For the in vitro DPN model, the SH-SY5Y cell line from American Type Cell Culture (ATCC, Manassas, USA) was treated with 50 mmol/L of D-glucose (Sigma-Aldrich, St. Louis, USA). Cells were cultured in Dulbecco’s modified Eagle’s medium (DMEM; Gibco, Gaithersburg, USA) with 10% fetal bovine serum (FBS; Gibco), 100 IU/mL of penicillin, and 100 μg/mL of streptomycin at 37°C with 5% CO2. Normal cells were treated with 5 mmol/L D-glucose.
For cell transfection, cells were transfected with miR-221 inhibitor/mimics or inhibitor/mimics NC, as well as si-SOCS3 or si-NC (all 5 nM) using Lipofectamine 3000 (Invitrogen, Carlsbad, USA) in serum-free Opti-MEM medium (Gibco) according to the manufacturer’s instructions. The miR-221 mimics/inhibitor, mimics/inhibitor NC, si-SOCS3, and si-NC were designed and synthesized by GeneChem Corp.
Total SOCS3 RNA was extracted from the serum samples or cells using TRIzol reagent (Thermo Fisher Scientific, Waltham, USA). The extraction of miR-221 was performed using a mirVana miRNA isolation kit (Ambion, Austin, USA) strictly according to the manufacturer’s instructions. RNA concentration was determined using a NanoDrop ND-1000 spectrophotometer (NanoDrop Technologies, Wilmington, USA). The TaqMan® RNA Reverse Transcription Kit (Applied Biosystems, Foster City, USA) was used to convert RNA into cDNA. The TaqMan® MicroRNA Reverse Transcription Kit (Applied Biosystems) was used for reverse transcription of miRNA. The SYBR Premix Ex Taq™ II Kit (Solarbio Science & Technology Co. Ltd., Beijing, China) was used for reverse-transcription quantitative polymerase chain reaction (RT-qPCR) in an ABI StepOnePlus system (Applied Biosystems). The thermocycling conditions were as follows: initial activation step at 95°C for 15 min, 40 cycles, denaturation at 94°C for 15 s, annealing at 55°C for 30 s, and extension at 72°C for 30 s. Primers are listed Table 1. The relative RNA levels were calculated using the 2−ΔΔCq method. U6 and GAPDH were used as internal controls for miR-221 and SOCS3, respectively.
Western blotting was used to measure the protein levels of SOCS3, bradykinin (BK) and prostaglandin E2 (PEG2). Proteins were extracted from serum samples or cells using radioimmunoprecipitation assay (RIPA) buffer (Vazyme Biotec Co. Ltd., Nanjing, China) and the concentrations were determined using a BCA assay kit (Sigma-Aldrich). After being subjected to 10% sodium dodecyl sulfate polyacrylamide gel electrophoresis (SDS-PAGE) and transferred to polyvinylidene difluoride (PVDF) film, samples were blocked using non-fat milk at room temperature for 1 h. The same samples were then incubated with primary antibodies of anti-SOCS3 (ab16030; Abcam), PEG2 (ab2318; Abcam) and BK (ab47864, Abcam) at 4°C overnight followed by incubation with the corresponding secondary antibody (Goat Anti-Rabbit IgG H&L, ab205718; Abcam). The films were scanned using the Pierce ECL Western Blotting Substrate (Pierce, Shanghai, China) and analyzed using a Bio-Rad gel imaging system (Bio-Rad, Hercules, USA).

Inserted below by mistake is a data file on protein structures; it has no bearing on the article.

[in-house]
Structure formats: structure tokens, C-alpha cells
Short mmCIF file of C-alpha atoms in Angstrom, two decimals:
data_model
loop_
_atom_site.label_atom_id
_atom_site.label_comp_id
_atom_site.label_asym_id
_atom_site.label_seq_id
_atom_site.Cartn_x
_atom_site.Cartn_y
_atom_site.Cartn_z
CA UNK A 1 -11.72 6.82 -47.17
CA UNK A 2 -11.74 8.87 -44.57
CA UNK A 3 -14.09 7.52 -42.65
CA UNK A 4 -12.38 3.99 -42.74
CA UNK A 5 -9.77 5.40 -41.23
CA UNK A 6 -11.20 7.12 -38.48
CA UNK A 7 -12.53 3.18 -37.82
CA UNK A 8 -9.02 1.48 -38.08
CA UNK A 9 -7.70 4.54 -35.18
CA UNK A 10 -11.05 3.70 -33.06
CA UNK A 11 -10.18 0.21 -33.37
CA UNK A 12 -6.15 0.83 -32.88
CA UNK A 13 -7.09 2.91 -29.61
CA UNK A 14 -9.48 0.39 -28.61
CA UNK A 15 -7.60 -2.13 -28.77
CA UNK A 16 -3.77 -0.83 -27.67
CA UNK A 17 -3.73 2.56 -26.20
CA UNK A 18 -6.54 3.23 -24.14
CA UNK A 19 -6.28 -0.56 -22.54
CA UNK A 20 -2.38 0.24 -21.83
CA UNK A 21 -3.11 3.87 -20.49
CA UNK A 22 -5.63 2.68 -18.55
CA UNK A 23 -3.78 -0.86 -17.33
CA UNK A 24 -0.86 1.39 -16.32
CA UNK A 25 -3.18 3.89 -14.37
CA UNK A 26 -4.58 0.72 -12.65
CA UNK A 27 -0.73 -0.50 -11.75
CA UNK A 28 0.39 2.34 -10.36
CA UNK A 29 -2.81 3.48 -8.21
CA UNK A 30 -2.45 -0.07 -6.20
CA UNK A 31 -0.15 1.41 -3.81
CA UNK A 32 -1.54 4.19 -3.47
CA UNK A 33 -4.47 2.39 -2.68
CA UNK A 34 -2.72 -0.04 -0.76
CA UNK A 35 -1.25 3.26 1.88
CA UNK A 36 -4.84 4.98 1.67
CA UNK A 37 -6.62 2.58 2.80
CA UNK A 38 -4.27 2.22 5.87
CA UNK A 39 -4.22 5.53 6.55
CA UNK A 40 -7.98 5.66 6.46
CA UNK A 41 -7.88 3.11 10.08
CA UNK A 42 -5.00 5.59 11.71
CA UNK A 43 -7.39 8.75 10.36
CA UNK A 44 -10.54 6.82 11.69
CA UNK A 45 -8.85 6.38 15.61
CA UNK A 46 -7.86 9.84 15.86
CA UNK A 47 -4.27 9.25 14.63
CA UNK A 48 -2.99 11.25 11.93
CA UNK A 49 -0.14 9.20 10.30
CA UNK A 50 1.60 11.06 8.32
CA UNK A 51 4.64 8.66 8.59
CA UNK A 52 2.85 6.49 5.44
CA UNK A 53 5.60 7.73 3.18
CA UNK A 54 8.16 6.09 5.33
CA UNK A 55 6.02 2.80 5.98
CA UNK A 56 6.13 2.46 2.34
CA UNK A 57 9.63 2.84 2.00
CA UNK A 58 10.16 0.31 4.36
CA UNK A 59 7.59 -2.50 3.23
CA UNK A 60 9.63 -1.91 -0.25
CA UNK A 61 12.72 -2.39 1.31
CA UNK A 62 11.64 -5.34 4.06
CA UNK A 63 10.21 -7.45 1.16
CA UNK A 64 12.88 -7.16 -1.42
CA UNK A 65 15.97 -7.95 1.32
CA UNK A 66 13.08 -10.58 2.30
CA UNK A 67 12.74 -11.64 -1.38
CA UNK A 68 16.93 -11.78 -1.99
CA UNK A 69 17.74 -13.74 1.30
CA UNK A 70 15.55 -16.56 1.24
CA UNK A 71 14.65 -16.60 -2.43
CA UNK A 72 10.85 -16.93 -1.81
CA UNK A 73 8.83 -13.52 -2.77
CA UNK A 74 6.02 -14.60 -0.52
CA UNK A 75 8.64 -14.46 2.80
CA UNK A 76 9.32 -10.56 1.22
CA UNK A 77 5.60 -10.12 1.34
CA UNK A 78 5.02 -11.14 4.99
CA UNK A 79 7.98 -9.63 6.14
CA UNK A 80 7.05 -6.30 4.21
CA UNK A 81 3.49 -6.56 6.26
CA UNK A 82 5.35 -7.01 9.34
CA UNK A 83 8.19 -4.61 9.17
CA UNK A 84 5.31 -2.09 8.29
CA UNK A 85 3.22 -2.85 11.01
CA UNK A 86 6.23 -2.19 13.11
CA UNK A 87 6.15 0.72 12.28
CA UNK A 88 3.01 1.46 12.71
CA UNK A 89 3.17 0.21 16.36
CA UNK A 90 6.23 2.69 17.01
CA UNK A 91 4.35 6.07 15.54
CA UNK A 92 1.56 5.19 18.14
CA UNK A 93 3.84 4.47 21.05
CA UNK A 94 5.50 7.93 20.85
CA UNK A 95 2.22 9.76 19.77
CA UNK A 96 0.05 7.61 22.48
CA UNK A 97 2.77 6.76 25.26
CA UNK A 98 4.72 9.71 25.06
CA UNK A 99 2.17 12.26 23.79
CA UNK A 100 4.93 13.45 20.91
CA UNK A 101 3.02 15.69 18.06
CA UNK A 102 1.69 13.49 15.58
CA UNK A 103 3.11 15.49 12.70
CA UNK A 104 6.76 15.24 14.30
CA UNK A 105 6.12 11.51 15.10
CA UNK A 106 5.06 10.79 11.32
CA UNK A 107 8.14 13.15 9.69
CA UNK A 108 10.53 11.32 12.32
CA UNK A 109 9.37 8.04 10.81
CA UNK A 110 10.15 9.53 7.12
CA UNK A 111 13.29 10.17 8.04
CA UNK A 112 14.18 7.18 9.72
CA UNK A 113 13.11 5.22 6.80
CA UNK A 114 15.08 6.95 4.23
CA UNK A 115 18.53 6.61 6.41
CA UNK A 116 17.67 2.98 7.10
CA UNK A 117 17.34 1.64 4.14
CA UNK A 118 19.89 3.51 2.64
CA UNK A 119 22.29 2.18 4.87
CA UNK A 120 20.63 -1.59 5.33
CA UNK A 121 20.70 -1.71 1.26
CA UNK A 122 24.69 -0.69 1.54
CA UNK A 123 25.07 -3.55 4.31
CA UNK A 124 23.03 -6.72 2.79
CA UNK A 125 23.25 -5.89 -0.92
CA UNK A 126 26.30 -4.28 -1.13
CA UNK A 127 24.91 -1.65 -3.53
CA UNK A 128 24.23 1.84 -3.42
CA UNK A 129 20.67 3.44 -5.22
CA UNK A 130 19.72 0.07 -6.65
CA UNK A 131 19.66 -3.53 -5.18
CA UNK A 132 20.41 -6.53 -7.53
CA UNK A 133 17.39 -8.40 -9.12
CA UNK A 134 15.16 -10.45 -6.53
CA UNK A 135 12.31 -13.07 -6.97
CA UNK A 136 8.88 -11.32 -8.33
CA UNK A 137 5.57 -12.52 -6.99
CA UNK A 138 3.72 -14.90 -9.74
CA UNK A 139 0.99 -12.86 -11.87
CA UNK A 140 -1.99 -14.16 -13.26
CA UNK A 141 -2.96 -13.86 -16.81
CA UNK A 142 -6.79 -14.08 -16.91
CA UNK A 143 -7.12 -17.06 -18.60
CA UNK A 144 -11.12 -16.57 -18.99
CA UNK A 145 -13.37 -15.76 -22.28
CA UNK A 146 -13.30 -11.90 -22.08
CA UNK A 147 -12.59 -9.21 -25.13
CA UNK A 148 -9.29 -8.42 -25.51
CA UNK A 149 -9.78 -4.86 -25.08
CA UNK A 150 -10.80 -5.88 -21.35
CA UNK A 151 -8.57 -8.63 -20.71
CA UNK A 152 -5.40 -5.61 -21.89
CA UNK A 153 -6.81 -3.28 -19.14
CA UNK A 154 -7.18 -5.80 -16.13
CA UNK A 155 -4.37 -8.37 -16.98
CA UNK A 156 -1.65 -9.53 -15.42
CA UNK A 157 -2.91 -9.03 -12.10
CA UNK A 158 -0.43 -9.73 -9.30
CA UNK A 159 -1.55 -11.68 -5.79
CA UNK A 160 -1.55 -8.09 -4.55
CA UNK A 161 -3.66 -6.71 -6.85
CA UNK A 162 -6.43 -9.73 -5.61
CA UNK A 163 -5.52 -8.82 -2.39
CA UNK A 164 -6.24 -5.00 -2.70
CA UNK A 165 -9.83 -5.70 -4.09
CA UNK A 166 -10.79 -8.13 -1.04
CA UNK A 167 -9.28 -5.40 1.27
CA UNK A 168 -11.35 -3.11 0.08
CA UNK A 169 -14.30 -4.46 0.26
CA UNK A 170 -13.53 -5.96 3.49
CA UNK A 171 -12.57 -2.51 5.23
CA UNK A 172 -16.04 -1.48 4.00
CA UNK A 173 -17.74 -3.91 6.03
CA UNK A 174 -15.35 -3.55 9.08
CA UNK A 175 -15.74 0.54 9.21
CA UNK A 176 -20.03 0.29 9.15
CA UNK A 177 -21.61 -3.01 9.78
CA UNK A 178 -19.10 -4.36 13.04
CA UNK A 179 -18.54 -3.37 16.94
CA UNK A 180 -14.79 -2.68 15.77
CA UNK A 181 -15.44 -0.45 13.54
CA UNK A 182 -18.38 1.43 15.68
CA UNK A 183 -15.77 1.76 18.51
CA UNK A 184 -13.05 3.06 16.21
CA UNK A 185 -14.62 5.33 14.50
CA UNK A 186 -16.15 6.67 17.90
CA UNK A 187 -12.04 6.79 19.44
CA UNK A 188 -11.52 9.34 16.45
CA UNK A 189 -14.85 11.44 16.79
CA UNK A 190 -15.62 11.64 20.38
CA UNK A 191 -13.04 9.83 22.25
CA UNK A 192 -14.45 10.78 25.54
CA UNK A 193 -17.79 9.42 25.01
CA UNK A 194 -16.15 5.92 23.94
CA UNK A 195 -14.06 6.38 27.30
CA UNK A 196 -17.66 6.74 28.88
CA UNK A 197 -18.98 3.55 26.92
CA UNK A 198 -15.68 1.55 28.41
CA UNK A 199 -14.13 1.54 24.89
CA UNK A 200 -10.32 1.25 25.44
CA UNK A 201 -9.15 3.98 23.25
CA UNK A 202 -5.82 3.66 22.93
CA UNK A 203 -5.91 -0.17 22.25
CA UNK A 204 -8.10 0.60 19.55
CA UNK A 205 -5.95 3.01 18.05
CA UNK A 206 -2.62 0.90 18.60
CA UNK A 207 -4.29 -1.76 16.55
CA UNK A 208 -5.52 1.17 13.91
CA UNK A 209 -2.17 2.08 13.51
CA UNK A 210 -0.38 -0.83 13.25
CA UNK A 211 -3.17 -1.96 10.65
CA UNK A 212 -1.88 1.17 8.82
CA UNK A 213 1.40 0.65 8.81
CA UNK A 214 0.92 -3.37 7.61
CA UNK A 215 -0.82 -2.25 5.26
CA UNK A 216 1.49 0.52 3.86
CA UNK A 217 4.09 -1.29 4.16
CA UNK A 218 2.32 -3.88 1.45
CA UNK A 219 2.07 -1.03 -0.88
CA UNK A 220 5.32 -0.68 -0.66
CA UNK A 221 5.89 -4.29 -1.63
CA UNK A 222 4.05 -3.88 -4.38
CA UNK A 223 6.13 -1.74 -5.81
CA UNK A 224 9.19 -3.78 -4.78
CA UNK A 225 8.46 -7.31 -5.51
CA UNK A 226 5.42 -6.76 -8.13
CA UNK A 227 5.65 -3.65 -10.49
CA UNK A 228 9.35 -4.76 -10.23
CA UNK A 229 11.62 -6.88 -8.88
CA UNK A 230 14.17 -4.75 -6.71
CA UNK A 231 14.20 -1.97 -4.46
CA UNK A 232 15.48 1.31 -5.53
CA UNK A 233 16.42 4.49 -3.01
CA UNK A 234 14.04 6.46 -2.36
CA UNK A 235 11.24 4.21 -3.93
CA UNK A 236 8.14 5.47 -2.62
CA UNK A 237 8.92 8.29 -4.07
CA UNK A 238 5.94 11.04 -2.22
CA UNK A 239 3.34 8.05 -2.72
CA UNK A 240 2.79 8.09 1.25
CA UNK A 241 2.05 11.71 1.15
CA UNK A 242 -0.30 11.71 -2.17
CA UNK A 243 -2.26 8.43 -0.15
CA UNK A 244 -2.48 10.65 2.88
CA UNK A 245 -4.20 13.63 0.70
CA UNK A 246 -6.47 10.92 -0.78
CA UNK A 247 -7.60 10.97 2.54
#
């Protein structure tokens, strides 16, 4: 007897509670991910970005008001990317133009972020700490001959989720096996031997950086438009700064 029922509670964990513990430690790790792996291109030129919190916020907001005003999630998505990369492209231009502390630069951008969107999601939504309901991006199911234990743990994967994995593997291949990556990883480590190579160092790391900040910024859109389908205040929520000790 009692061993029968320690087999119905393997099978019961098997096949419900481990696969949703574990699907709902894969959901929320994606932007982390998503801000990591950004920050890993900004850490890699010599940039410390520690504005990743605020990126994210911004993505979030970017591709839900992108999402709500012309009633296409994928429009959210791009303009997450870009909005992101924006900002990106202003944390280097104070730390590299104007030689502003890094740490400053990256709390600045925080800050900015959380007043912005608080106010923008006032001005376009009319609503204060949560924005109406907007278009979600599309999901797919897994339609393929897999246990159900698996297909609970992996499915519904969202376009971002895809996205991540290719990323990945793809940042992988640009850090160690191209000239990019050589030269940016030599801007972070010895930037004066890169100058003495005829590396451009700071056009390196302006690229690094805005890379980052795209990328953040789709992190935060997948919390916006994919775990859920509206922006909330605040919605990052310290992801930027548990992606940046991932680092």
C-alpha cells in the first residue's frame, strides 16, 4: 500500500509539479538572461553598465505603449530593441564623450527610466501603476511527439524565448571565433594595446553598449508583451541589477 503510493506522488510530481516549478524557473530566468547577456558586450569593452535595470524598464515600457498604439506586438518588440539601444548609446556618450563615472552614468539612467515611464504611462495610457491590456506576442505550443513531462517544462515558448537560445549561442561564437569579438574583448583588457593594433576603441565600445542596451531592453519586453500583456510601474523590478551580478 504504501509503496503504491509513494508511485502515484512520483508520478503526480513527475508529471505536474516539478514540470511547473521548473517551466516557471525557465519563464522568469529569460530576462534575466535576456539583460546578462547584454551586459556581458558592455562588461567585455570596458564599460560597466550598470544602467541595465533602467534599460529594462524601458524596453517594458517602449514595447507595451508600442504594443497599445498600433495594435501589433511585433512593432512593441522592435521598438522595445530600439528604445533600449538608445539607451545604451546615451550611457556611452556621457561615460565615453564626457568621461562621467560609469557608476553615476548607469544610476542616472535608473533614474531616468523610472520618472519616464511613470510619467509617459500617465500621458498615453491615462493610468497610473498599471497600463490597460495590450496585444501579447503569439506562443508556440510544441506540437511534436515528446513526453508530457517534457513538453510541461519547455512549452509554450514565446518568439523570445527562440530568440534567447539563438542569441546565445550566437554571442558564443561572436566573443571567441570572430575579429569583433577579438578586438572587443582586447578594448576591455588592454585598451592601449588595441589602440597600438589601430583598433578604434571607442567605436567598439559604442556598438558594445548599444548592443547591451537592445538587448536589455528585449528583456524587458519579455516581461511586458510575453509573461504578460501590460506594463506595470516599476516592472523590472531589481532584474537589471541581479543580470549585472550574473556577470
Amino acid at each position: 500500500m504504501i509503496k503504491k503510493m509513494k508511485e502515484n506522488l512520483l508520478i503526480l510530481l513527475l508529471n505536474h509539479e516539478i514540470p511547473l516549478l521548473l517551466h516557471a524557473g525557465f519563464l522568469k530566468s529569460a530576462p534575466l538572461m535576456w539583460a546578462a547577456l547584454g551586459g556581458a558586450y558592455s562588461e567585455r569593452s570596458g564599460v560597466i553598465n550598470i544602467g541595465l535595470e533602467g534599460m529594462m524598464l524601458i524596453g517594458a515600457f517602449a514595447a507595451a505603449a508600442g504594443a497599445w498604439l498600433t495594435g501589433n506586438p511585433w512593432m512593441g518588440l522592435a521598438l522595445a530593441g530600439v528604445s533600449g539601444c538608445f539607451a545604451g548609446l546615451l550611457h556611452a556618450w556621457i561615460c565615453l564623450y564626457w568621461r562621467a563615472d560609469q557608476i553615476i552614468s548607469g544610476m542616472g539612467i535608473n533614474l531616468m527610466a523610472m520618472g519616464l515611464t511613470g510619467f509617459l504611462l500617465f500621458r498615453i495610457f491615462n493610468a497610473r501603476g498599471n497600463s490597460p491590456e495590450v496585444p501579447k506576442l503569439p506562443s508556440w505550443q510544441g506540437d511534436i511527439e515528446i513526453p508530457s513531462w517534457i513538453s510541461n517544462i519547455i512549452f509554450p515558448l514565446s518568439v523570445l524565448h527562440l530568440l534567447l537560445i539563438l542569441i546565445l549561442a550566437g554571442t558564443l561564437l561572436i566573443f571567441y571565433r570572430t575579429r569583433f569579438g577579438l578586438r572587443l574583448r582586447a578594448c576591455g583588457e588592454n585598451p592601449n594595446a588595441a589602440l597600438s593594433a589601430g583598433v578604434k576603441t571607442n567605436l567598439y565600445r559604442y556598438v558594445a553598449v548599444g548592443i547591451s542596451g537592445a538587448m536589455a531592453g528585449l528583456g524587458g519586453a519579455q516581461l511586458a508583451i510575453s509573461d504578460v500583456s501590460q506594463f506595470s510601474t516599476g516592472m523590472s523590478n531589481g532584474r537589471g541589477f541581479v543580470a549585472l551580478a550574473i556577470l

Dual luciferase reporter assay
The dual luciferase reporter assay was performed to confirm the SOCS3 3’-UTR as a target of miR-221. Briefly, the wild-type (WT) SOCS3 3’-UTR or mutant (Mut) type was amplified and sub-cloned into a pGL4.10 luciferase reporter vector and the cells were transfected with miR-221 mimics, inhibitor or mimics/inhibitor NC using Lipofectamine 3000 (Invitrogen). Luciferase assays were performed using a Bright-Glo™ Luciferase Assay System (Promega, Madison, USA) after 48 h of transfection and the luciferase activity was normalized to the values of Renilla luciferase activity.
Measurement of PEG2, BK, IL-6, IL-1β,
Serum or cell supernatant levels of PEG2, BK, interleukin (IL)-6, IL-1β, and tumor necrosis factor alpha (TNF-α) were measured with enzyme-linked immunosorbent assay (ELISA) according to the manufacturer’s instructions using commercial kits: Prostaglandin E2 ELISA Kit (Abcam); Bradykinin ELISA Kit (Abcam); Interleukin 6 (Sandwich ELISA) ELISA Kit (LSBio, Inc.); Interleukin 1β (Sandwich ELISA) ELISA Kit (LSBio, Inc.); and TNF-α ELISA Kit (LSBio, Inc.).
Data are expressed as the mean ± standard deviation (SD). Comparisons were conducted using one-way analysis of variance (ANOVA) followed by the Tukey’s post hoc test. Findings were considered to be statistically significant when the p-value was less than 0.05. All analyses were performed using SPSS v. 18.0 (SPSS Inc., Chicago, USA).